The Mission Bay Manifesto on Science Publishing

Earlier this week I gave a seminar at UCSF. In addition to my usual scientific spiel, I decided to end my talk with a proposal to UCSF faculty for action that could take make scholarly communication better. This is something I used to do a lot, but have mostly stopped doing since my entreaties rarely produce tangible actions. But I thought this time might be different. I was optimistic that recent attention given by prominent UCSF professor Ron Vale to the pervasive negative effects of our current publishing system might have made my UCSF faculty colleagues open to actually doing something to fix these problems.

So I decided to issue a kind of challenge to them to not just take steps on their own, but to agree collectively to take them together. My motivation for this particular tactic is that when I ask individual scientists to do things differently, they almost always respond that they would love to do things differently, but can’t because the current system requires that {they | their trainees | their collaborators} have to publish in {insert high profile journal here} in order to get {jobs | grants | tenure}. However, in theory at least, this reluctance to “unilaterally disarm” would go away if a large number of faculty, especially at a high-profile place like UCSF agreed to take a series of steps together. I focused on faculty – tenured faculty in particular – because I agree that all too often publishing reform efforts focus on young scientists, who, while they tend to be more open to new things, also are in the riskiest positions with respect to jobs, etc…

My goal was to address in one fell swoop three different, but related issues:

  1. Access. Too many people who need or want access to the scientific and medical literature don’t have it, and this is ridiculous. Scientists have the power to change this immediately by posting everything they write online for free, and by working to ensure that nothing they produce ever ends up behind paywalls.
  2. Impact Factors. The use of journal title and impact factors as surrogate for the quality of science and scientists. Virtually everyone admits that journal title is a poor indicator of scientific rigor, quality or importance, yet it is widely used to judge people in science.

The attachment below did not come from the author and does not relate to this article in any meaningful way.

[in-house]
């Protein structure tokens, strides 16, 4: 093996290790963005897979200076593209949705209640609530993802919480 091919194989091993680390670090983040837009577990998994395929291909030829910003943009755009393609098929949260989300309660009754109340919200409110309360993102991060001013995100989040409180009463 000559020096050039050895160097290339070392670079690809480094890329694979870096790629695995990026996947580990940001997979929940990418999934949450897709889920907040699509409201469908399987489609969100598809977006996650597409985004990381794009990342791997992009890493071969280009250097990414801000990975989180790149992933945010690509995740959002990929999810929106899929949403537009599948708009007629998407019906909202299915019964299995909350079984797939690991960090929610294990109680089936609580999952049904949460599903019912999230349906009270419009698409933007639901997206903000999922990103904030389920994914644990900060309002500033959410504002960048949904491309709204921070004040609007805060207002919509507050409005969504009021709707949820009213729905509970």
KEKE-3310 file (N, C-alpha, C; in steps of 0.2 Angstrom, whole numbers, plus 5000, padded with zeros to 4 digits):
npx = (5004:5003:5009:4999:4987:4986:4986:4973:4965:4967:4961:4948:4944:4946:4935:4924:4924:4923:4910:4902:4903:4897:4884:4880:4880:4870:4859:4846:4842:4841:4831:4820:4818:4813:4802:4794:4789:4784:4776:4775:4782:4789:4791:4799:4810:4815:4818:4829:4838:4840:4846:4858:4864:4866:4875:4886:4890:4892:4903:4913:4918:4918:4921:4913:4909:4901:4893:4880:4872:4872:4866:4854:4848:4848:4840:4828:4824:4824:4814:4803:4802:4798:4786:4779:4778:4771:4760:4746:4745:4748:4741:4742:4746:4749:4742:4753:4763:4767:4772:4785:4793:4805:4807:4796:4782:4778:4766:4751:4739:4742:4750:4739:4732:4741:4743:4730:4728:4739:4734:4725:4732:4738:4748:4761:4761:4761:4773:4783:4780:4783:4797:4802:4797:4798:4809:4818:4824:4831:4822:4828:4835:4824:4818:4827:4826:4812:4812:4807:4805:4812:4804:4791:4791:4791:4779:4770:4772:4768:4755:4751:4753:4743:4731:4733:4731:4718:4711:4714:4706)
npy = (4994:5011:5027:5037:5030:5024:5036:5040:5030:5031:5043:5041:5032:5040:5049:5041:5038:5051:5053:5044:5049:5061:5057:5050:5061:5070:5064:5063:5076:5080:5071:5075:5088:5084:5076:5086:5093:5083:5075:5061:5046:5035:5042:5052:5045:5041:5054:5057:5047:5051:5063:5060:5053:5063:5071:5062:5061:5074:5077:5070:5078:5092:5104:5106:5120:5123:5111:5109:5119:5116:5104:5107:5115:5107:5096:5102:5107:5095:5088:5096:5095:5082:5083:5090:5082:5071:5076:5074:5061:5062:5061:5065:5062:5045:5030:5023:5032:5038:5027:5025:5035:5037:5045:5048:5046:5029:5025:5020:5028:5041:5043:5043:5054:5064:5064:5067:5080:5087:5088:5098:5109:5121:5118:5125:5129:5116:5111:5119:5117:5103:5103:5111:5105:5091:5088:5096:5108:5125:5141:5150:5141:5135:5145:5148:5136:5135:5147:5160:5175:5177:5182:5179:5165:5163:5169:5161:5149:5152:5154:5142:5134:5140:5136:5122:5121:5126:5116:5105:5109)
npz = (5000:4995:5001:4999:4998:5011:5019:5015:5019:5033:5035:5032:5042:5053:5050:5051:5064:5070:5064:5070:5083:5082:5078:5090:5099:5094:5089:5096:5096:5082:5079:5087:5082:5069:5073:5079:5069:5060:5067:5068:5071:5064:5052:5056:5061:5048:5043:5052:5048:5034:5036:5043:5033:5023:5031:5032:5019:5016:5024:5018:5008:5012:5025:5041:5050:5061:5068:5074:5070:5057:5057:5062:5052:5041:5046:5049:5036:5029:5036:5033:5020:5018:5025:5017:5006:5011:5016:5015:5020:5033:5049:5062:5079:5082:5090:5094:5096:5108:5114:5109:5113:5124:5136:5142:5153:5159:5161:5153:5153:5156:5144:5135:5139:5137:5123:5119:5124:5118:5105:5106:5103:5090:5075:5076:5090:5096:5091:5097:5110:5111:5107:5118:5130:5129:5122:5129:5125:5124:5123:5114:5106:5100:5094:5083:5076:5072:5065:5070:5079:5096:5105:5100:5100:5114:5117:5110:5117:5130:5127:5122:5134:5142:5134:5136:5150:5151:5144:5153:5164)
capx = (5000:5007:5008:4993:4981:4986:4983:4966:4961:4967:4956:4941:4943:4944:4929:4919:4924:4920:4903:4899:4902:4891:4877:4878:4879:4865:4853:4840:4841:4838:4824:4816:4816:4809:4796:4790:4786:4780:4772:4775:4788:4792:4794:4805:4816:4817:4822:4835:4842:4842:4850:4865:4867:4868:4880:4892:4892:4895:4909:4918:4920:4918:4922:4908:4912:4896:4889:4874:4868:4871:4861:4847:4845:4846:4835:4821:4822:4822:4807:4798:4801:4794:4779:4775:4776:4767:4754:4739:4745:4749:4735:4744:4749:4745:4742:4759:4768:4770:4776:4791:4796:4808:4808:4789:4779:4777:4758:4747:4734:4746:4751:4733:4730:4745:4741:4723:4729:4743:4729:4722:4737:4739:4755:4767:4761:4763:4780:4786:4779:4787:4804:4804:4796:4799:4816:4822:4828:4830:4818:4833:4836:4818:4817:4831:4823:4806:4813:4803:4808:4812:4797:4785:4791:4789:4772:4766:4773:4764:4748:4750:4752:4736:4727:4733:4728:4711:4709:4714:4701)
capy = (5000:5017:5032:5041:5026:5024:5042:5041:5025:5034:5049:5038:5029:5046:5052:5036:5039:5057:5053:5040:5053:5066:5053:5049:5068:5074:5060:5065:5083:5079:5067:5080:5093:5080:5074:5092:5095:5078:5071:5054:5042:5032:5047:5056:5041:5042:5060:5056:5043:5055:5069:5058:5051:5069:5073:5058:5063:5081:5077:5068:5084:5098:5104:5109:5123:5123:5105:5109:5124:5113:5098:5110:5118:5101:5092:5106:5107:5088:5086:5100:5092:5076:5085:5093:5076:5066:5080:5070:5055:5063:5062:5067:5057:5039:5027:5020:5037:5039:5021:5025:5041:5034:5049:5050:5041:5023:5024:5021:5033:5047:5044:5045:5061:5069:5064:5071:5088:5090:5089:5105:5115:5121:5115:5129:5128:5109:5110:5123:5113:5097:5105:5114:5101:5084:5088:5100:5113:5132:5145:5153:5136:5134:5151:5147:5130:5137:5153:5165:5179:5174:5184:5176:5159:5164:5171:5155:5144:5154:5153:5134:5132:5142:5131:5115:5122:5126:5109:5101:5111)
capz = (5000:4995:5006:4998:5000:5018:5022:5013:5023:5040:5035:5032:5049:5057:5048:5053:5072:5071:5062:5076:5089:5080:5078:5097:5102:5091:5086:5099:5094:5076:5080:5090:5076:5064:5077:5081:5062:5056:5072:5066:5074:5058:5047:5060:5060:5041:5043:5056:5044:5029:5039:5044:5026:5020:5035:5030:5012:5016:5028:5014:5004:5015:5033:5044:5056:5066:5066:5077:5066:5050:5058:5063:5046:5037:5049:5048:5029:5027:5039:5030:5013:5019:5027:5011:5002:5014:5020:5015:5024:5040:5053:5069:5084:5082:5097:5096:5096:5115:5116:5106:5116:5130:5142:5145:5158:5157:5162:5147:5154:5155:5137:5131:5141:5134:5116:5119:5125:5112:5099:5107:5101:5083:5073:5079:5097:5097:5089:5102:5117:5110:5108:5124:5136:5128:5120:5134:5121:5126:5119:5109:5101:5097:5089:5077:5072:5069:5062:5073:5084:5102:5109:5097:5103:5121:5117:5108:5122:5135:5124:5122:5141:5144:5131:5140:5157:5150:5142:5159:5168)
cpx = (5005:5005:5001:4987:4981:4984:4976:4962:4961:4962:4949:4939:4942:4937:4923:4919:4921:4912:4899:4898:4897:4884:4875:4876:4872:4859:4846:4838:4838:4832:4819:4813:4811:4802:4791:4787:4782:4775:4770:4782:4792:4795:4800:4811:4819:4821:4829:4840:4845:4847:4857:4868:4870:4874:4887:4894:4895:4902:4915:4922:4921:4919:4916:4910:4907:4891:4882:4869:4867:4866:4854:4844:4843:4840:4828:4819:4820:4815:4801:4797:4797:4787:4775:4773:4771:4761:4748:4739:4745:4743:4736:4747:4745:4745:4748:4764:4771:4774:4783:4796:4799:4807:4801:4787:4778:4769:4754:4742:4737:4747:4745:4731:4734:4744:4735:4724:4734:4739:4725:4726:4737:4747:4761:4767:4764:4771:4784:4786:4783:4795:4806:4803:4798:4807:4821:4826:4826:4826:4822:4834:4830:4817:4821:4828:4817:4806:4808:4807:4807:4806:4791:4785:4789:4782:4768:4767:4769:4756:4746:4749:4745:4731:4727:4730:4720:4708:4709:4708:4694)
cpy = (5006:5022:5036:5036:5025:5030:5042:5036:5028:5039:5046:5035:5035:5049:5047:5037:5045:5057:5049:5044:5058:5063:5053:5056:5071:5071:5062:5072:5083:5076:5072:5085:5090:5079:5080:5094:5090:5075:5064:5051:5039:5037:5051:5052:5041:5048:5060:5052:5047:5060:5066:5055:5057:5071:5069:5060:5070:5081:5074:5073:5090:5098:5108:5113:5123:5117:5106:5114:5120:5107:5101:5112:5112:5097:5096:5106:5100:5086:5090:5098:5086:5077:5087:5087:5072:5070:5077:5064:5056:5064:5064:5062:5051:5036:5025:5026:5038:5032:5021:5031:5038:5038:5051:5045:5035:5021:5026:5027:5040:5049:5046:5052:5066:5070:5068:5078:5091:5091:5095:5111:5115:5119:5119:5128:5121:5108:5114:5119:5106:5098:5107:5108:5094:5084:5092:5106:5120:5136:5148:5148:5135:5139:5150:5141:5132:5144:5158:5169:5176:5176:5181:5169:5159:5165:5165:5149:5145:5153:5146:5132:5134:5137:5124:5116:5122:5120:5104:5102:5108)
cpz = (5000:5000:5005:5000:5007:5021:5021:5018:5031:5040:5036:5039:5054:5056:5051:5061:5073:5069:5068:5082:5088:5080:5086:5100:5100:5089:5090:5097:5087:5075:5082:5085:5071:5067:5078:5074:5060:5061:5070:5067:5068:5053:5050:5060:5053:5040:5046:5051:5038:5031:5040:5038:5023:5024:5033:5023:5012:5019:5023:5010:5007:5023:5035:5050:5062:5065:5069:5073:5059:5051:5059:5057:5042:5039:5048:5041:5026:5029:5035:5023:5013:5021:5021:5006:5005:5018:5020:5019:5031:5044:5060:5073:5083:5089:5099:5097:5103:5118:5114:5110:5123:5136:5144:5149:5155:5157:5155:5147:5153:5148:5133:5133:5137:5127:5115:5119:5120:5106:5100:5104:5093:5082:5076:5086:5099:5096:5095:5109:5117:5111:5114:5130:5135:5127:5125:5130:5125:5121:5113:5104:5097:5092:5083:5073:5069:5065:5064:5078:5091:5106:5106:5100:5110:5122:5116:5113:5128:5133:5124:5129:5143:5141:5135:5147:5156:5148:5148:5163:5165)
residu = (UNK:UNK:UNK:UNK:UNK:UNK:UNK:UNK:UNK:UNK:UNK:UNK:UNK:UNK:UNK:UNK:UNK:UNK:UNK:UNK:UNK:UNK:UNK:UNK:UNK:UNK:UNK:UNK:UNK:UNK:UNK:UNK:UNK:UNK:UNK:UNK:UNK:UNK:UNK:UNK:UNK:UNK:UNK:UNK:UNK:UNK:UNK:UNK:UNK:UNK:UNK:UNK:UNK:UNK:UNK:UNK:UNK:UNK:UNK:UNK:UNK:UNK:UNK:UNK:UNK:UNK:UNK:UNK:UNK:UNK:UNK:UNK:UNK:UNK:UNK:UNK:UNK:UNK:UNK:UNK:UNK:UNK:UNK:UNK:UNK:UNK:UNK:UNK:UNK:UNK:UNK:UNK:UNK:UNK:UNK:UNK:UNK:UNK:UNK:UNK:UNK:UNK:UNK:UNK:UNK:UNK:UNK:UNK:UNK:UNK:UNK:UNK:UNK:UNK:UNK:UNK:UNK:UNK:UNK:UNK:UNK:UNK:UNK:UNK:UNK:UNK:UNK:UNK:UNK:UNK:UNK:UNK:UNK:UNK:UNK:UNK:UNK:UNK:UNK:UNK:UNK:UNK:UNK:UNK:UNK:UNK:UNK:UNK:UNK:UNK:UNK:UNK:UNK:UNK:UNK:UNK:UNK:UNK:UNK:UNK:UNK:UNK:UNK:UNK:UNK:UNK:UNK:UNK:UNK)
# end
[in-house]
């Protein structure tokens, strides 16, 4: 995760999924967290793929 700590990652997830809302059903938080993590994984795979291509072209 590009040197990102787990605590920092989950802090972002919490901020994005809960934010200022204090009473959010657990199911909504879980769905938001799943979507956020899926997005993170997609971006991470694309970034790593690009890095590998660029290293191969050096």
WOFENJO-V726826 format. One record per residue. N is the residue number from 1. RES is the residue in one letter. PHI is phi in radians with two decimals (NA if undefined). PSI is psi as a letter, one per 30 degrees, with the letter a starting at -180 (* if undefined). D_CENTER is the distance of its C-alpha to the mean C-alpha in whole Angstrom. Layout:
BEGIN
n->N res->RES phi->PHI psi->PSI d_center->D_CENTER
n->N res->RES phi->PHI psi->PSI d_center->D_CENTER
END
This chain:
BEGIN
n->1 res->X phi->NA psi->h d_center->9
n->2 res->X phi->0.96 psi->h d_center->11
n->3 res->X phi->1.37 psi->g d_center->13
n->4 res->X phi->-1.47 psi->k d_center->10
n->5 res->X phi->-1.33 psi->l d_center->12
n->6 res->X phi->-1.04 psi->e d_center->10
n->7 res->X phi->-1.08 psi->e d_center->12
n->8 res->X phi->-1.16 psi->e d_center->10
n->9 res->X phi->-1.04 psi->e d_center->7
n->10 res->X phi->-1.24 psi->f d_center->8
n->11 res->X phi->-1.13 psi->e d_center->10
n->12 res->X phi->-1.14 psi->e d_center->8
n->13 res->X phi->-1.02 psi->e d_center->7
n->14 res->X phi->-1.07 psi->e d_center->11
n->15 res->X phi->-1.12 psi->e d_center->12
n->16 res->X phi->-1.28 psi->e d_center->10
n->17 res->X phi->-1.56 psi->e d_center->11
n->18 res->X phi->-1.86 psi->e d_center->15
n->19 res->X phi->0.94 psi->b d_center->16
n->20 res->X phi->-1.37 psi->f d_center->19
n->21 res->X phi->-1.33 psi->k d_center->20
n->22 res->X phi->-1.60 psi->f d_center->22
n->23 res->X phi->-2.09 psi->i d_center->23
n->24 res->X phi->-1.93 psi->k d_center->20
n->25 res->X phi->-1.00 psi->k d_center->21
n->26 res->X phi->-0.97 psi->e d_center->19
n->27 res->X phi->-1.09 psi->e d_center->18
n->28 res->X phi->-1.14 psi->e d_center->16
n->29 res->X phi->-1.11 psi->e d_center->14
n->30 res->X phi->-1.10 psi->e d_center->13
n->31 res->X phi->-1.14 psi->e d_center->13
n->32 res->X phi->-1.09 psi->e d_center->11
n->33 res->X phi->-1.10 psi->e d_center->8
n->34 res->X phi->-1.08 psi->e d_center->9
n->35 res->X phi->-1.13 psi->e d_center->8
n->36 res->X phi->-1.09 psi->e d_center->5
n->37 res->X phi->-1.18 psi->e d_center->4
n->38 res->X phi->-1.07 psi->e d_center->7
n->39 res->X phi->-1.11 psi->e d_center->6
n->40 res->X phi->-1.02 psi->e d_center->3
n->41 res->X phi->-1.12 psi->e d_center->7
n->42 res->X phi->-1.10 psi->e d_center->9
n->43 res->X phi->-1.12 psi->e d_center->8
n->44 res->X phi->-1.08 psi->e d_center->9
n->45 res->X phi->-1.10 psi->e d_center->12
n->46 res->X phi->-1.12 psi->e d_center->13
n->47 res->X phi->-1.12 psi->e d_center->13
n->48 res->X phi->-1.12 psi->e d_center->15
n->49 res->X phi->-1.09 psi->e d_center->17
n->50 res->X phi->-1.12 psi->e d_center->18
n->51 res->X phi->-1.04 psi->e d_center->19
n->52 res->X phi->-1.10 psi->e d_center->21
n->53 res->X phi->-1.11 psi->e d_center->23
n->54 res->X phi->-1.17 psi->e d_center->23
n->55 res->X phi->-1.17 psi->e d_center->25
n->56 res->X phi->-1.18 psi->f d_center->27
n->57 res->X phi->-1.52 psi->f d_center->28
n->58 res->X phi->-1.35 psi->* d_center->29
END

3. Peer-review. Our system of pre-publication peer-review is slow, intrusive, ineffective and extremely expensive.

And here is what I proposed (it’s named after the Mission Bay campus where I gave my talk):

The Mission Bay Manifesto

As a scientists privileged to work at UCSF we solemnly pledge to fix for future generations the current system of science communication and assessment which does not serve the interests of science or the public by committing to the following actions:

(1) We will make everything we write immediate freely available as soon as it is finished using “preprint” servers like,, or the equivalent. 

(2) No paper we write, or data or tools we produce, will ever, for even one second, be placed behind a paywall where they are inaccessible to even one scientists, teacher, student, health care provider, patient or interested member of the public. 

(3) We will never refer to journal titles when discussing my work in talks, on my CV, in job or grant application, or any other context. We will provide only a title, a list of authors and publicly available link for all of my papers on CVs, job and grant applications.

(4) We will evaluate the work of other scientists based exclusively on the quality of their work, not on where they have published it. We will never refer to journal titles or use journal titles as a proxy for quality when evaluating the work of other scientists in any context.

(5) We will abandon the slow, cumbersome and distorting practice of pre-publication peer review and exclusively engage in open post-publication peer review as an author and reviewer (e.g. as practiced by journals like F1000 Research, The Winnower and others, or review sites like PubPeer). 

(6) We will join with my colleagues and collectively make our stance on these issues public, and will follow this pledge without fail so that our students, postdocs and other trainees who are still building their careers do not suffer while we work to fix a broken system we have created and allowed to fester.

I am positive that IF the faculty at UCSF agreed to all these steps, science publishing would change overnight – for the better. But, alas, while I’d love to say the response was enthusiastic, it was anything but. Some polite nodding, but more the kind you give to a crazy person talking to you on the bus than one of genuine agreement. People raised specific objections (#5 was the one they are least in favor of), but seemed willing to take even a marginal risk, or to inconvenience themselves, to fix the system. And if we can’t get leadership from tenured faculty at UCSF, is it any wonder that other people in less secure positions are unwilling to do anything. I went back to Berkeley disappointed and disheartened. And then yesterday I heard a great seminar from a scientist from a major university on the East coast whose work I really love talk over and over about Nature papers in their seminar.

But my malaise was short lived. Maybe I’m crazy, but, even if we haven’t figure it out, I know there’s a way to break through the apathy. So, I’ll do the only thing I can do – commit myself to following my own manifesto. And ask as many of you who can see your way to joining me to do so publicly. If UCSF faculty don’t want to lead, we can instead.


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